From Washington, D.C.

Pingree, New England Congressional leaders work to assist dairy farmers

Posted:  Wednesday, August 23, 2017 - 12:30pm

WASHINGTON, DC—Today, Congresswoman Chellie Pingree (D-Maine) and more than two dozen federal lawmakers from across New England sent a letter to U.S. Department of Agriculture (USDA) Secretary Sonny Perdue requesting that dairy milk be designated as an agricultural commodity eligible for Federal Crop Insurance and that the Risk Management Agency (RMA) to develop additional insurance products for dairy farmers.

Farm milk prices have dropped almost 40% in the last few years, and dairy farmers in New England are struggling to bring in the revenues they need to stay afloat. Pingree has been outspoken in urging the USDA to provide emergency assistance to dairy farmers and to take greater action to support New England dairy producers.

The New England Congressional leaders—including Maine's entire federal delegation—wrote:

Dear Secretary Perdue:

We write today to urge the United States Department of Agriculture (USDA) to use its existing authority to provide relief to dairy farmers in New England and across the country. Specifically, we request you take necessary steps to make milk an agricultural commodity eligible for Federal Crop Insurance and ask that you work with the Risk Management Agency (RMA) to develop additional insurance products for dairy farmers.

While New England dairy farms tend to be smaller, our dairy community is doing its best to run productive operations that turn a profit. New England's nearly 1,500 dairy farms are almost all family owned and operated. These dairy farms produced 4.25 billion pounds of milk in 2016, an increase of 68 million pounds from 2014. Despite this growth and efficiency, dairy farmers have had to cope with double-digit price declines year over year since 2014.

These struggles are amplified by ongoing difficulties with the Margin Protection Program (MPP) and a lack of other risk management options. In 2015, over 700 New England farms enrolled in MPP buy-up coverage. The program's failure contributed to its dramatic decline in participation. In 2017, enrollment in this buy-up coverage plummeted by 96 percent, with fewer than 30 New England farms purchasing buy-up coverage. Low signup is clear evidence that MPP isn't providing farmers the needed risk protection. As Congress begins work to reauthorize the Farm Bill, we intend to make necessary reforms to this program.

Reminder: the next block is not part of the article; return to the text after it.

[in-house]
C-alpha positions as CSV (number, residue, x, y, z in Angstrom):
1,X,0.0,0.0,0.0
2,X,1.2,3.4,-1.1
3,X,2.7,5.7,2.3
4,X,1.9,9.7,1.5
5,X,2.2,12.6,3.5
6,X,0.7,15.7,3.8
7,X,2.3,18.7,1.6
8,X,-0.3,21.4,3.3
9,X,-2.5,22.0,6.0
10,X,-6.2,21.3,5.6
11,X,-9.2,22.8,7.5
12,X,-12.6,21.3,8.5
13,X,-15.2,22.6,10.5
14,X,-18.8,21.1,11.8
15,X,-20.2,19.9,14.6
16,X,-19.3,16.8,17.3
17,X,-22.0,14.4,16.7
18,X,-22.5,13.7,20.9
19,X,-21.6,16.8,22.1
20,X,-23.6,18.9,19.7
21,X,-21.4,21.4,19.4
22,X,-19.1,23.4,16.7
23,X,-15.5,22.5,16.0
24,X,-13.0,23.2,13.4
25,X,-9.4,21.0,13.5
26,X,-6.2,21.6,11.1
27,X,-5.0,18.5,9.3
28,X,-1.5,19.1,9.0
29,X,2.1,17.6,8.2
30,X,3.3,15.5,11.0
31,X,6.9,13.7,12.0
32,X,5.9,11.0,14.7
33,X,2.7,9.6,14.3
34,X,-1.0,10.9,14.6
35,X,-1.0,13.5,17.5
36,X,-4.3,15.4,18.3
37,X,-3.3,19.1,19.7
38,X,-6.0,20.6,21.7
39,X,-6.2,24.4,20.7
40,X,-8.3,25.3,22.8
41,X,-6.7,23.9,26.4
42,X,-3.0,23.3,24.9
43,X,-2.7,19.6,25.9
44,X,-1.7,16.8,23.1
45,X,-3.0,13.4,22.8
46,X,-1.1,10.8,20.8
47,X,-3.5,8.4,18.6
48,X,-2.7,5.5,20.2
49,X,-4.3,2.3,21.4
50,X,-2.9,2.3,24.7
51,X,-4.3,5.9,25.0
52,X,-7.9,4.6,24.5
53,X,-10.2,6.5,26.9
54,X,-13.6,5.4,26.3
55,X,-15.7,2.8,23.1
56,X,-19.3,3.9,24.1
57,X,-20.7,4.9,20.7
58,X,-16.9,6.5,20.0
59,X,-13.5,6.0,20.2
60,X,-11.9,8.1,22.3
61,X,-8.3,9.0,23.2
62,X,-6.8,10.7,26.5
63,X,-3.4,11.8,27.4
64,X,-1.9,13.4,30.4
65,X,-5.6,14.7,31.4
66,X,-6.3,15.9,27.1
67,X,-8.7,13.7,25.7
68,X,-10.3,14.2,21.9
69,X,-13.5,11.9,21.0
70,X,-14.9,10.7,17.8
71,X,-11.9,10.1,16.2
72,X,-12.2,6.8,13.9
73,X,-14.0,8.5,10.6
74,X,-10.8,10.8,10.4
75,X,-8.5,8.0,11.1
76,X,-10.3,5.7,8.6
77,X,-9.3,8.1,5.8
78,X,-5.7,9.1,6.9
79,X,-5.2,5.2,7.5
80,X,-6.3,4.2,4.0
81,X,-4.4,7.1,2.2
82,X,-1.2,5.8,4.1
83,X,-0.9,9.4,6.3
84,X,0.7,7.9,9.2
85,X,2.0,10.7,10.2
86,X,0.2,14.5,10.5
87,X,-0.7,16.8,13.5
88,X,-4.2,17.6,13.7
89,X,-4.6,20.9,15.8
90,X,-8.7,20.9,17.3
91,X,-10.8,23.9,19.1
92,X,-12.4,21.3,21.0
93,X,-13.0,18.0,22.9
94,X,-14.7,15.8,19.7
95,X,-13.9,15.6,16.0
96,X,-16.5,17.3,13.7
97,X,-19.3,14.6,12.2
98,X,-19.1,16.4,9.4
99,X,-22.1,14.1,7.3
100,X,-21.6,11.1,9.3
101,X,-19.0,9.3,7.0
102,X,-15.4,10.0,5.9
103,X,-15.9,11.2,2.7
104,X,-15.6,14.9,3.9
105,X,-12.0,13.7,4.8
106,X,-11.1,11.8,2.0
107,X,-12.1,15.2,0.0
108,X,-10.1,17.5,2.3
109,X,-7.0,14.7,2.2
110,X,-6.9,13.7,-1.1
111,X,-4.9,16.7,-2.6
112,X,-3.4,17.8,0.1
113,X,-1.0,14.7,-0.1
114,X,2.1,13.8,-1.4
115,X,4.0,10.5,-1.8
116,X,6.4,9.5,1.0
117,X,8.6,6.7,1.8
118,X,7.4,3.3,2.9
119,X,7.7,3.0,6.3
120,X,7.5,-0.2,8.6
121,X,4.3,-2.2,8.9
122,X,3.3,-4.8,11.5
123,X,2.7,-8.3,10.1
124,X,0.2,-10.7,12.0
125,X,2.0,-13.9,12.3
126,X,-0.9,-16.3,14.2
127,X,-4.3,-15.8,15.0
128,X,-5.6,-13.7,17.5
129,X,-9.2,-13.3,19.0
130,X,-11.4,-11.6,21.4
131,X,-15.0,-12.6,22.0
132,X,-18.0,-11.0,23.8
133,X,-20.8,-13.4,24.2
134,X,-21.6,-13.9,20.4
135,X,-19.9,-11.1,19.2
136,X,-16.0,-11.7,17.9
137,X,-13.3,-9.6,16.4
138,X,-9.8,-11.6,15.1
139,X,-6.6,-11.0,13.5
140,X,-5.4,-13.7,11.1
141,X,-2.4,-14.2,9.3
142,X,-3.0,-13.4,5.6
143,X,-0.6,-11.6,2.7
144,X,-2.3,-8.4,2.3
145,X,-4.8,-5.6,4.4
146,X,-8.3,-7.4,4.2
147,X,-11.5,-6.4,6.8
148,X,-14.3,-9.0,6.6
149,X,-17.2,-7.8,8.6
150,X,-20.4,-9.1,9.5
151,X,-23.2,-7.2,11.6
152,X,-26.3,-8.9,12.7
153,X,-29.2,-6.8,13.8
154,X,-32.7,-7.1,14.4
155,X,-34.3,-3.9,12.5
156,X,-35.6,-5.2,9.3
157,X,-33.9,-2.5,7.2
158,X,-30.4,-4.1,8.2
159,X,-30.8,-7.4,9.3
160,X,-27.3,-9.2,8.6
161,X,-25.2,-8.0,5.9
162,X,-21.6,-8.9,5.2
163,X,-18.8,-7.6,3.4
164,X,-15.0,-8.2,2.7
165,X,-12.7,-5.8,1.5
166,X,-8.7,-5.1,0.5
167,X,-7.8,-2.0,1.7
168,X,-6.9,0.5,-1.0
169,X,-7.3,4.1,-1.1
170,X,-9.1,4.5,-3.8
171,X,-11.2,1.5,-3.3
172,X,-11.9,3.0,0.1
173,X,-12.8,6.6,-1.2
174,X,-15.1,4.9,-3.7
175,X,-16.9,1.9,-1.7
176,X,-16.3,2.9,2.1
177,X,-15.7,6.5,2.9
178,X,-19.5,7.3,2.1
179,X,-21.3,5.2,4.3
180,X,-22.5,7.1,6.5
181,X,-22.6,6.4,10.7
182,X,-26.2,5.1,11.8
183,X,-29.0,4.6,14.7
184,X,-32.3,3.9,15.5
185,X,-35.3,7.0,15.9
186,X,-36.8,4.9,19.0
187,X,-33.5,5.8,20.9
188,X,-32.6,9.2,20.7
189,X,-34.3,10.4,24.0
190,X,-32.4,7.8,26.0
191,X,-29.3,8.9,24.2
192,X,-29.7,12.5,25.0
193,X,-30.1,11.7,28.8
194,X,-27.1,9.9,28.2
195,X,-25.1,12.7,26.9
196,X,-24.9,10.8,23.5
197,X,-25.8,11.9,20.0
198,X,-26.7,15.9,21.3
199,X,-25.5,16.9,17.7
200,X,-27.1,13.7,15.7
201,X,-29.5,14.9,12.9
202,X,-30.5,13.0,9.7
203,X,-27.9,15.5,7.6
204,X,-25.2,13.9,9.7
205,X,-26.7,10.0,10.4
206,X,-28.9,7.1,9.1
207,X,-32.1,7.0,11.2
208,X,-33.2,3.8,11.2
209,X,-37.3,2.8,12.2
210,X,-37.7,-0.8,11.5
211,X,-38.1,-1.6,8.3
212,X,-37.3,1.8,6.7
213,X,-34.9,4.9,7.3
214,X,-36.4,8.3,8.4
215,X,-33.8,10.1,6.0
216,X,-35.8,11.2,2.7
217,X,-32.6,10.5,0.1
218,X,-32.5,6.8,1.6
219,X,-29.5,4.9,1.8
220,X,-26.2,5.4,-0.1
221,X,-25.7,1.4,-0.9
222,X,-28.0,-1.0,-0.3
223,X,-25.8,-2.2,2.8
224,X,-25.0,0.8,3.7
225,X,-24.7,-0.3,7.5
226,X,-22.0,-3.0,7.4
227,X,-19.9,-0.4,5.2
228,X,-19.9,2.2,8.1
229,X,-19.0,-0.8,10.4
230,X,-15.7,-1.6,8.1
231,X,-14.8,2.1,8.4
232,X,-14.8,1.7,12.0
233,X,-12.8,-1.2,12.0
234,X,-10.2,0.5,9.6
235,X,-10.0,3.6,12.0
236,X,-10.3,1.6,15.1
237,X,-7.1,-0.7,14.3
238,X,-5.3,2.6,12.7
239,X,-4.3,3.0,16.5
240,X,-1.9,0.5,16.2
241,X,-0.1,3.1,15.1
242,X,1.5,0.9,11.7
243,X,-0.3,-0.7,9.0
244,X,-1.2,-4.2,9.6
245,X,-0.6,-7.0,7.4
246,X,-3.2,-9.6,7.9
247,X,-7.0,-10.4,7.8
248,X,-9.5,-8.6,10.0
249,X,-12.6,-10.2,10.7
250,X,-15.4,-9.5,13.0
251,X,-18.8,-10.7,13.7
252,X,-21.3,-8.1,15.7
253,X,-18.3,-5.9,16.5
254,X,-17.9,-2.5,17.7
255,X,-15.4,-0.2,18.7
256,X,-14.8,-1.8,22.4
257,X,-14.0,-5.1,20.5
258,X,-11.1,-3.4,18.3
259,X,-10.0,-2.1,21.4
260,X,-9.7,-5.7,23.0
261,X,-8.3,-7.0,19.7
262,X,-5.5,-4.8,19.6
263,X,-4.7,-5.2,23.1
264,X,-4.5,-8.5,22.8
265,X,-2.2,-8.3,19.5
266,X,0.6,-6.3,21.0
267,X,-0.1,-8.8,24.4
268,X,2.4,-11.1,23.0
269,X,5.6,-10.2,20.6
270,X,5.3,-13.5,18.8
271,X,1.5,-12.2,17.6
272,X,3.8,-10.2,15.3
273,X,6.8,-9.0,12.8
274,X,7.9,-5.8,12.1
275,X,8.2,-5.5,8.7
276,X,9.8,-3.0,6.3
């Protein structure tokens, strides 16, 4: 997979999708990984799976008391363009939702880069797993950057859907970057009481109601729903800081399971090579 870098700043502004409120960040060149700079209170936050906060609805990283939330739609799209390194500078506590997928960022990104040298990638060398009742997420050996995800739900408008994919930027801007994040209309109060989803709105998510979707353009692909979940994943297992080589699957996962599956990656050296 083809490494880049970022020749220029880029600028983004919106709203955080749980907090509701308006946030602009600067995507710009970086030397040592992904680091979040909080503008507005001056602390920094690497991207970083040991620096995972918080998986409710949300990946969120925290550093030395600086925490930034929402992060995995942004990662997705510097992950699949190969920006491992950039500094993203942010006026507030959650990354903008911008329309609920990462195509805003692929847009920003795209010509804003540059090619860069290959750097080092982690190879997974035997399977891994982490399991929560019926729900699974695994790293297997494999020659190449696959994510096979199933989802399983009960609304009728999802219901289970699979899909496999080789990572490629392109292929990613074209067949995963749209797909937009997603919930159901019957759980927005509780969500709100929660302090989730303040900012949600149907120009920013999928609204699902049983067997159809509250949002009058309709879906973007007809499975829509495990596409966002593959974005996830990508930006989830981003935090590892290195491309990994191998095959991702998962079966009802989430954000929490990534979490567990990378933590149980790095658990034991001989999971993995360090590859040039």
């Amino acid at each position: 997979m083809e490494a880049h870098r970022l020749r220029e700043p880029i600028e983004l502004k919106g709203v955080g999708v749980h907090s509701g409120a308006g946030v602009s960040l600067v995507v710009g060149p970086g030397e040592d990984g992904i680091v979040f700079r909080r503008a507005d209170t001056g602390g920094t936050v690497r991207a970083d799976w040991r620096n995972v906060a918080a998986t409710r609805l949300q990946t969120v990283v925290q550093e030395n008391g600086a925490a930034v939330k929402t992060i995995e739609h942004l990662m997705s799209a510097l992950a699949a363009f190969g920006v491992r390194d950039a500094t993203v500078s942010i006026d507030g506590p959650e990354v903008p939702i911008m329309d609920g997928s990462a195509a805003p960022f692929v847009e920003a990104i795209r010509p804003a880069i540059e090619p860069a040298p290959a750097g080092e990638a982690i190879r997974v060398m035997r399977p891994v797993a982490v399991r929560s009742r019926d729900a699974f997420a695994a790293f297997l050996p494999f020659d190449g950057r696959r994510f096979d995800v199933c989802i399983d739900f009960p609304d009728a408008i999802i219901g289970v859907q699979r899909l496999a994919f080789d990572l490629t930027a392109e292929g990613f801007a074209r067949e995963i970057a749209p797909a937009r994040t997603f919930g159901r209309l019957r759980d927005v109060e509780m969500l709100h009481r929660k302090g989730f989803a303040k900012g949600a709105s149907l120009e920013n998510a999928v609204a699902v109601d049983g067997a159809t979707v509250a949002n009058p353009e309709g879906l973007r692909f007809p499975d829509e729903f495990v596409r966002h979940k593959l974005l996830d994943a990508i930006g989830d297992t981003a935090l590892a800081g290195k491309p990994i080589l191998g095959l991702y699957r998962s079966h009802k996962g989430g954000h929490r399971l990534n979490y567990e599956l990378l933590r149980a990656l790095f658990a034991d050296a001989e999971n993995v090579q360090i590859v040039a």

In the meantime, we believe it's imperative that the USDA take action to address issues created by MPP's failure. We urge you to utilize existing authorities to expand and enhance insurance products for dairy farmers. Milk, a commodity by any measure, must be eligible for a range of policies through the Federal Crop Insurance Program.

Existing statute defines the term 'livestock' as the actual animal and not the product produced. The Consolidated Appropriations Act of 2017 included report language clarifying that Congress did not intend for livestock products to fall under the limitation of livestock insurance policies. Both existing statute and follow-on clarification illustrates USDA has the authority to determine livestock and livestock products are distinct commodities. We request that RMA work with the Federal Crop Insurance Corporation to determine milk as a distinct agricultural commodity eligible for Federal Crop Insurance coverage. Additionally, we would urge the RMA to use existing authorities to develop additional dairy insurance products.

Thank you for considering these concerns, and we look forward to working with you in your new role.


In Congress, Congresswoman Pingree has been an outspoken advocate for Maine's struggling dairy farmers. Last December, Pingree convened a roundtable for farmers to directly relay their concerns to a key USDA Farm Service Agency official who oversaw the nation's Dairy Margin Protection Program.

While still a major contributor to the state's agriculture economy, the number of Maine dairy farms has severely declined in recent years—there are currently fewer than 300. A number of factors converged to make the last few months especially changing for those farms that remain. Milk prices have sharply dropped—triggering a price protection program for the first time in Maine—and a drought in New England limited the amount of hay that farmers could cut for the coming winter, forcing them to purchase feed.